The Policy Shop: Brandon Johnson’s public safety shell game

The Policy Shop: Brandon Johnson’s public safety shell game

This edition of The Policy Shop is by writer Patrick Andriesen.

Here’s a thought: Violent crimes are surging in Chicago and sending businesses packing, so let’s cut the number of cops on the street.

That’s some brilliant, progressive thinking, right?

Two Illinois Policy Institute reports this week highlighted Chicago’s crime problems, problems 66% of voters in our Lincoln Poll said they wished Mayor Brandon Johnson would take more seriously.

“Get out.” The first report showed carjackings more than doubled in the past five years. They were also more violent, with 3 of 4 involving a weapon or vulnerable Chicagoan rather than just a threat or the carjacker getting physical.

In March one of the victims was downtown in the middle of the afternoon. She was the wife of CME Group chief Terry Duffy, who now has positioned his company for a move that would cost Chicago thousands of jobs and trillions in worldwide trades. He said crime and Johnson’s tax schemes have him eyeing the escape hatch.

So even if Johnson’s view of rich people deadened his concern for this crime, what about caring for the most vulnerable city residents – those who could lose a job without their car? For every 250 Englewood residents, one was carjacked last year on average. Just. Last. Year. That is nearly six times the average, which, again, more than doubled in just five years.

Empty parking spot. The other report was about car theft. It is so out of control this year that Chicago blew past an 11-year record back in September.

Through October there were 50% more car thefts compared to 2012. What’s happened to the arrest rate? It’s fallen to the lowest level in the past 11 years: 2.5% so far this year compared to 5.3% in 2012.

“Car thefts are low priority for the police, too,” said Matt Nalett, founder of an effort to help Chicagoans locate their stolen cars – the Chicago Stolen Car Directory. “But the way I see it, it’s one less stolen car causing chaos around the city, being used to rob people or steal catalytic converters. They do that all the time and then dump the car somewhere. And you know, someone really needs that car. Those thieves don’t.”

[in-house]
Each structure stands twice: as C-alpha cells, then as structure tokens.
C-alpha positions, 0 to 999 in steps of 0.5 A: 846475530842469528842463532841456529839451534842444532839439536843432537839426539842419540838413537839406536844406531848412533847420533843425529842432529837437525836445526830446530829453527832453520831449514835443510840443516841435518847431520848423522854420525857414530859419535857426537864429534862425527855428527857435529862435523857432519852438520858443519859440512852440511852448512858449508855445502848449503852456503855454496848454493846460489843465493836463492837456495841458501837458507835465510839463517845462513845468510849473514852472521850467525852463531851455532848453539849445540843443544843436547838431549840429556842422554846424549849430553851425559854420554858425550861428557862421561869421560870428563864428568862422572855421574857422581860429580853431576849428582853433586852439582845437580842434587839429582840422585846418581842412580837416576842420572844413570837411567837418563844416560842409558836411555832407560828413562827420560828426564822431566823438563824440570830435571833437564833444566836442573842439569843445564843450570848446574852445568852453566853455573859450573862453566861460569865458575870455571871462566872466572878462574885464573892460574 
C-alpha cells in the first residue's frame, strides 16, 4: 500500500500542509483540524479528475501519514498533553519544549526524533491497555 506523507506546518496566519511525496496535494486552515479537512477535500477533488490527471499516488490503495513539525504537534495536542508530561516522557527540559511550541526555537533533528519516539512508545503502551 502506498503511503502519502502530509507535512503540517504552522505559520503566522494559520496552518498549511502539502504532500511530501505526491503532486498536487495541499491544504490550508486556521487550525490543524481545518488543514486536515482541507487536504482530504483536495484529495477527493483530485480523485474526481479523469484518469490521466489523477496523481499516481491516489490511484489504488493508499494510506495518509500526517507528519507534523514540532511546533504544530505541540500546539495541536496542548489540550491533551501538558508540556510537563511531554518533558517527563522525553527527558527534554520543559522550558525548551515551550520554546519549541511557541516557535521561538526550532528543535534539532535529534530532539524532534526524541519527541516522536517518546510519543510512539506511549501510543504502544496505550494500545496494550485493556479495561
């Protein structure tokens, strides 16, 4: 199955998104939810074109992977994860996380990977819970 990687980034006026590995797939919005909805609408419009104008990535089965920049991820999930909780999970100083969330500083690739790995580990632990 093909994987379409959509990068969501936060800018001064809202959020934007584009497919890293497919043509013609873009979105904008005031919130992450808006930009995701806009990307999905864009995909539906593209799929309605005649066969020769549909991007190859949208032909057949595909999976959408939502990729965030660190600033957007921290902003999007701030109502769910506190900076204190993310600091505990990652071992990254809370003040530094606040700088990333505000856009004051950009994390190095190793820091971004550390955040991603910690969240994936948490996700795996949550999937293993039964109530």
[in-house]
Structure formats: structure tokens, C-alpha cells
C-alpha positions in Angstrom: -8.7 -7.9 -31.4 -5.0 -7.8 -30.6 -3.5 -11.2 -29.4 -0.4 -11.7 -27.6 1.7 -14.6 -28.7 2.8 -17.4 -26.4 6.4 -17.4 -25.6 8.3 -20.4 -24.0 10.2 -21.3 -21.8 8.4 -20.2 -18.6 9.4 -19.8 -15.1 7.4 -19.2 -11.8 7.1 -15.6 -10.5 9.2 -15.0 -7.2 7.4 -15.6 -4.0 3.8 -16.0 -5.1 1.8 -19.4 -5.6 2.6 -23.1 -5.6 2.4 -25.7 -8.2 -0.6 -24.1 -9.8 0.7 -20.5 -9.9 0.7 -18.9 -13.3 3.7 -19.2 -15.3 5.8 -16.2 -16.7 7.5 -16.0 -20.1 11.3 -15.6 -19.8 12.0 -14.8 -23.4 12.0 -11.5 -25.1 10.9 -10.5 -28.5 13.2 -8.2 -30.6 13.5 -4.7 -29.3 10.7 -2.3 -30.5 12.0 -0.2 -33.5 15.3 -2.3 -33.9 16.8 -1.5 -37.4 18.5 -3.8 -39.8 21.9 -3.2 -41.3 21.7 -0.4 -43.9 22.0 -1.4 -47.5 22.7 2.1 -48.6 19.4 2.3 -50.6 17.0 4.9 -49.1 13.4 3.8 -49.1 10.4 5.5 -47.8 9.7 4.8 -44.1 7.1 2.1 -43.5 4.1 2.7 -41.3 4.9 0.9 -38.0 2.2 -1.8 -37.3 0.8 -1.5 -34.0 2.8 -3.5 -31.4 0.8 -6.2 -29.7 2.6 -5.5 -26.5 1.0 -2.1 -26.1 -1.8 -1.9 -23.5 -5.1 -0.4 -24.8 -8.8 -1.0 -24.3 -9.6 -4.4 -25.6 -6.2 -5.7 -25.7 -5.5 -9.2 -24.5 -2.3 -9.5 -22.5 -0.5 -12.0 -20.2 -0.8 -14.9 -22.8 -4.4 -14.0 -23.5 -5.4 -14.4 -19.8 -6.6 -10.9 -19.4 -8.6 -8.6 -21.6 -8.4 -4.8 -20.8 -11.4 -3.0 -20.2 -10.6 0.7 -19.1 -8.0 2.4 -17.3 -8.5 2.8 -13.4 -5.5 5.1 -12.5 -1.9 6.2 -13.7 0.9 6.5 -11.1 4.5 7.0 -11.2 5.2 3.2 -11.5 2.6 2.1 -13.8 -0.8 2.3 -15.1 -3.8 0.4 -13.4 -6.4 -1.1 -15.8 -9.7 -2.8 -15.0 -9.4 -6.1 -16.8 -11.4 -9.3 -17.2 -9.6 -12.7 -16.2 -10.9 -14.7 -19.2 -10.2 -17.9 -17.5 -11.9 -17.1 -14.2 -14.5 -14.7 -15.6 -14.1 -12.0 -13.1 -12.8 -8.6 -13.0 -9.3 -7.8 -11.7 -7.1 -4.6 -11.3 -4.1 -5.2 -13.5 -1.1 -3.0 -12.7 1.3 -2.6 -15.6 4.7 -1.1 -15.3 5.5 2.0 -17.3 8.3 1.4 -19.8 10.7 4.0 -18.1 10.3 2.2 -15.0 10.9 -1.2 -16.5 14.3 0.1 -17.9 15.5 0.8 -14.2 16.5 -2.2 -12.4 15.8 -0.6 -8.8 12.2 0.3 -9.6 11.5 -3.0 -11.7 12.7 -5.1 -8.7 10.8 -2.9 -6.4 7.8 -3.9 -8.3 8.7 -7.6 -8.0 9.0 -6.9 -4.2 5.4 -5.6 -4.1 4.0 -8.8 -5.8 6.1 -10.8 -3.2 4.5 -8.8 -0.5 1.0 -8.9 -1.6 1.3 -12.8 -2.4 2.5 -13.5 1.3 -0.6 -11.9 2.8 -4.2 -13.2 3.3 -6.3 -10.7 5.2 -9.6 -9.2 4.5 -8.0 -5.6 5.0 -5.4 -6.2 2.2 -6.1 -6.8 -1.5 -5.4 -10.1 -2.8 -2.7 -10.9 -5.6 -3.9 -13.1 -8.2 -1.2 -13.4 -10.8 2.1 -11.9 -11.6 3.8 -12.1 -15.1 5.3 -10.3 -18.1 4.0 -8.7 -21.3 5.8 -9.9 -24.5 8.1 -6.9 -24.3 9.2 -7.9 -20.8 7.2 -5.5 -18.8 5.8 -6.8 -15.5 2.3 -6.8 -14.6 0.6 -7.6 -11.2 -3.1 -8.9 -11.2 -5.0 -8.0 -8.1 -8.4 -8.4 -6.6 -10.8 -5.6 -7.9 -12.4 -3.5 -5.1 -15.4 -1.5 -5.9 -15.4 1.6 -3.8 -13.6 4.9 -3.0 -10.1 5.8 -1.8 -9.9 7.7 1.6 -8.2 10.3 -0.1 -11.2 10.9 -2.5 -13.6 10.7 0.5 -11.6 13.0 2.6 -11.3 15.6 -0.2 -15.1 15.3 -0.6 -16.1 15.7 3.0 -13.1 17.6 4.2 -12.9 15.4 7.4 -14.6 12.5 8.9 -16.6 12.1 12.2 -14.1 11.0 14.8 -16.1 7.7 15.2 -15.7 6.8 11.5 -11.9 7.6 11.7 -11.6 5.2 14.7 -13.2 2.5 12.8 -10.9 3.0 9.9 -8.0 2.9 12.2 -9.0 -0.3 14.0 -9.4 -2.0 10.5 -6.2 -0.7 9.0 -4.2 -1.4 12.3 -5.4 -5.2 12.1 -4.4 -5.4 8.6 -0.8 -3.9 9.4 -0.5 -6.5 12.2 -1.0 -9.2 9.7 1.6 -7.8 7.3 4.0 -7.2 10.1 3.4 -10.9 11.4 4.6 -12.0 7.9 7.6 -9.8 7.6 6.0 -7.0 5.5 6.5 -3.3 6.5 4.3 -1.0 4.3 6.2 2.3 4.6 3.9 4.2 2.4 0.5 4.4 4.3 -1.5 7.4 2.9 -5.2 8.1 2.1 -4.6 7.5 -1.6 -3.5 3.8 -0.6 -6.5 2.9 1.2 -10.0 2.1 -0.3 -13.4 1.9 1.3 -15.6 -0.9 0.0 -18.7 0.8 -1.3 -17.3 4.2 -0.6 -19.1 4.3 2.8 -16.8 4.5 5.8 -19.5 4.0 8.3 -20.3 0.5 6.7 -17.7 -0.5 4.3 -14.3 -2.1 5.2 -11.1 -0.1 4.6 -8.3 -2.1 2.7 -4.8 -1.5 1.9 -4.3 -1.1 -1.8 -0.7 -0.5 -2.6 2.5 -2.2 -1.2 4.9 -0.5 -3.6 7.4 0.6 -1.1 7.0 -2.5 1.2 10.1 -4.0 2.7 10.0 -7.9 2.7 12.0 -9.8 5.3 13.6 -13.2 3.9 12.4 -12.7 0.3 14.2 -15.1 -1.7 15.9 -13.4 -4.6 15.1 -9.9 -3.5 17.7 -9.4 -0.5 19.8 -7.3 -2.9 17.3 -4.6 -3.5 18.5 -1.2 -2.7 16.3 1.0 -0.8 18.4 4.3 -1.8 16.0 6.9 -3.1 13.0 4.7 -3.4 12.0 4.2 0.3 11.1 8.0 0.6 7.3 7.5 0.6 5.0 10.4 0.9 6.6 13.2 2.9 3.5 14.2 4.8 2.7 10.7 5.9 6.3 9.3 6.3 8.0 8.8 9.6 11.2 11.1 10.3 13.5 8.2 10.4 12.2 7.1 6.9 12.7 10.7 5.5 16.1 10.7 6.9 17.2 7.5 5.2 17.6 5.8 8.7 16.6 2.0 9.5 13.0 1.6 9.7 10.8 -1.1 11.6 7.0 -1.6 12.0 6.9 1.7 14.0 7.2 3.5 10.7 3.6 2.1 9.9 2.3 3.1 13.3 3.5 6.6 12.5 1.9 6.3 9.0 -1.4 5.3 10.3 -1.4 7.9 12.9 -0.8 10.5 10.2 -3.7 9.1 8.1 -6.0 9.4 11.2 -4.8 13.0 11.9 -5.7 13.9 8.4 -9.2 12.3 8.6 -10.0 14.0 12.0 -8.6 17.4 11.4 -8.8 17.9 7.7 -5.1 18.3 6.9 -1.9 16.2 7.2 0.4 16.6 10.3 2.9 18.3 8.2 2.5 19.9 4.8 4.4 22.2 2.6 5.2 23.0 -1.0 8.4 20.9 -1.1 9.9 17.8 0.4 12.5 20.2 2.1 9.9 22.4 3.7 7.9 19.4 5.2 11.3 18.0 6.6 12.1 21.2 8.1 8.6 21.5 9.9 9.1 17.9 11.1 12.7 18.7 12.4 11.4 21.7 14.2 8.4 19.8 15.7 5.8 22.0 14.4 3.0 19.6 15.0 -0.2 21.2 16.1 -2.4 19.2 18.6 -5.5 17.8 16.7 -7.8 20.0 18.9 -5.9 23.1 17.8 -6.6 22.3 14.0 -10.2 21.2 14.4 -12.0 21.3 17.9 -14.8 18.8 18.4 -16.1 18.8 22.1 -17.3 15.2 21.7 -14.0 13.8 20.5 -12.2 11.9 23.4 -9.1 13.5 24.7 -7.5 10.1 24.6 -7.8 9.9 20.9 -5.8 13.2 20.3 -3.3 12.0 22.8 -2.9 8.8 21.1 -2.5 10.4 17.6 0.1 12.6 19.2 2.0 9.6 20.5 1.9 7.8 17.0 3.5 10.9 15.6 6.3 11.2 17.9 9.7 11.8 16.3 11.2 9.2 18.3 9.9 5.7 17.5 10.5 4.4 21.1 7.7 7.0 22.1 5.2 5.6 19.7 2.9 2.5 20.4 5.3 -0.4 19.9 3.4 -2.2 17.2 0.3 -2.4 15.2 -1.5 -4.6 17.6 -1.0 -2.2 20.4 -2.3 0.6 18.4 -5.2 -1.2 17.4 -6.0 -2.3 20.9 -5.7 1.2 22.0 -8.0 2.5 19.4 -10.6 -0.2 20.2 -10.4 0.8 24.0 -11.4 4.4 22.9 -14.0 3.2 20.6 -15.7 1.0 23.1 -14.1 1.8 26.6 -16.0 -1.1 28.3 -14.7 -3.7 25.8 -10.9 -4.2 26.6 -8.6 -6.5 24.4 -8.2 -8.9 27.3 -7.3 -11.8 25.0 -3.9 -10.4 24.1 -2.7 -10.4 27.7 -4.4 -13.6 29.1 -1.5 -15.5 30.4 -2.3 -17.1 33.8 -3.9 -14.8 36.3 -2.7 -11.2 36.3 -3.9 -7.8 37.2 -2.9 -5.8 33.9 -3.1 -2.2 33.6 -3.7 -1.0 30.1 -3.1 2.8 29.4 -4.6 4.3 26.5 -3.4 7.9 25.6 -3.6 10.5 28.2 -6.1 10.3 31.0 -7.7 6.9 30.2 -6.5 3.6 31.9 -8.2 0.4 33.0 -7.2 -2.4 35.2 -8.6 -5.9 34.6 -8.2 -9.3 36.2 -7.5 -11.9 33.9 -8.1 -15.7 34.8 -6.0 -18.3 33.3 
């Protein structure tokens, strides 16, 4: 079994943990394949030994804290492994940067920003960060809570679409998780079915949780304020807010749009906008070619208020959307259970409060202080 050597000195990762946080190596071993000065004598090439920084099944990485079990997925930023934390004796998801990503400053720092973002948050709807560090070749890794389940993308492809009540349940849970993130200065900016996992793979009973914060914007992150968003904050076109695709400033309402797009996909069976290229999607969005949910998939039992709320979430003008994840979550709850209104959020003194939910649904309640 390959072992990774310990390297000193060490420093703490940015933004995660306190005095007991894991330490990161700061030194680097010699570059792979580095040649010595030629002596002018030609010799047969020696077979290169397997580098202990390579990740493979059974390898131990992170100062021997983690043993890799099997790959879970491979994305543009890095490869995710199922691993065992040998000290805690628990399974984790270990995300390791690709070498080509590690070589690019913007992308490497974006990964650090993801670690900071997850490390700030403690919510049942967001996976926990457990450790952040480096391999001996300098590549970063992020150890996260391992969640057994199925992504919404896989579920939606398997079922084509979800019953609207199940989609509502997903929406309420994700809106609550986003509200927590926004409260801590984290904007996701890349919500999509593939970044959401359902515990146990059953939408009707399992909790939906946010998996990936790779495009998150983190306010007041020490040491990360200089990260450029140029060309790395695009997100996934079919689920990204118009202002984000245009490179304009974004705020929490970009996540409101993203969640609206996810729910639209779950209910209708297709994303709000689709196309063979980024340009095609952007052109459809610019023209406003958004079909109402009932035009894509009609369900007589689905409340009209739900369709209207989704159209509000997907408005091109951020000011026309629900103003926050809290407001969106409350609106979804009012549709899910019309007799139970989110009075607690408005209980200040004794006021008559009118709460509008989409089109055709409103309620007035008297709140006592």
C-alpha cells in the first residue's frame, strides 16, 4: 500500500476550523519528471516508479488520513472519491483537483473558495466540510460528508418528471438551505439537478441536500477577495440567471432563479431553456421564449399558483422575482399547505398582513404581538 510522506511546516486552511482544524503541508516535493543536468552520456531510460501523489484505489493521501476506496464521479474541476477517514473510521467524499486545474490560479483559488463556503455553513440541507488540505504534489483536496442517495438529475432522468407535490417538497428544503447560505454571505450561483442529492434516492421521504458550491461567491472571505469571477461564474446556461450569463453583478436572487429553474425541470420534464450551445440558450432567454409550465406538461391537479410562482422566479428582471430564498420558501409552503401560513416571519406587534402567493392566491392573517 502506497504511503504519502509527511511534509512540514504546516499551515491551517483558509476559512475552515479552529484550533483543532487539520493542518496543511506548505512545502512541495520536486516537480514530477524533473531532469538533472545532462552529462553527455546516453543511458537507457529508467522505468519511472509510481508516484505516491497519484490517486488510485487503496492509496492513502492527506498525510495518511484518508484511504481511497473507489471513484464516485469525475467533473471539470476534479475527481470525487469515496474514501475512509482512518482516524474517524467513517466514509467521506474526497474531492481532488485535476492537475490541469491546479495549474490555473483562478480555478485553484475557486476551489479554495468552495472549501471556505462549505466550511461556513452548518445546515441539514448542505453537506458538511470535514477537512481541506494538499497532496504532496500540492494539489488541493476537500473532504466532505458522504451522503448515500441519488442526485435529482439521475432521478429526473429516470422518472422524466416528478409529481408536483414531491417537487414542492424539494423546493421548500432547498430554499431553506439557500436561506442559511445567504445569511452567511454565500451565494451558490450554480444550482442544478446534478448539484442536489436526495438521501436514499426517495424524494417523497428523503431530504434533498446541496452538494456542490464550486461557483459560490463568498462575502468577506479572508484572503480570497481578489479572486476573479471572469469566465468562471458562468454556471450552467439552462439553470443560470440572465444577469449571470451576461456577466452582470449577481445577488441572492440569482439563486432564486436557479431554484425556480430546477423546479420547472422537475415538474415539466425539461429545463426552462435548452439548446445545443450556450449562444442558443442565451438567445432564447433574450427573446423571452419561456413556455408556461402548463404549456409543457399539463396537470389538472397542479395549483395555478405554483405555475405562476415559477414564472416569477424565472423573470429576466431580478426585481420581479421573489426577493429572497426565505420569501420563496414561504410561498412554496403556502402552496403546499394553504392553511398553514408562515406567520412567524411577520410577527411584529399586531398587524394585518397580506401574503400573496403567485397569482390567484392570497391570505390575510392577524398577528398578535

When you need one. So here’s how Chicago’s new mayor is responding: 833 fewer police on the street. He eliminated those positions from his budget.

Plus, he plans to turn 400 remaining police vacancies into civilian positions. He also is taking another 100 officers from the streets and using them to triage the serious detective shortage, meaning too few detectives and fewer patrol officers.

If carjackings and auto theft aren’t enough motivation for Johnson, how about desperate residents calling for help and getting none? Over 50% of high-priority 911 calls had no officer available this year through late July, up from 19% in 2019. Arrests were made in fewer than 12% of all crimes in 2022. Arrests between 2019 and 2021 were down 50%.

City government is expected to provide a lot of services, but nothing is as important as ensuring residents don’t face a criminal with a gun. They deserve hope that criminal will be caught and stopped from doing it to someone else. Nothing will send residents and businesses fleeing like an inability to control crime.

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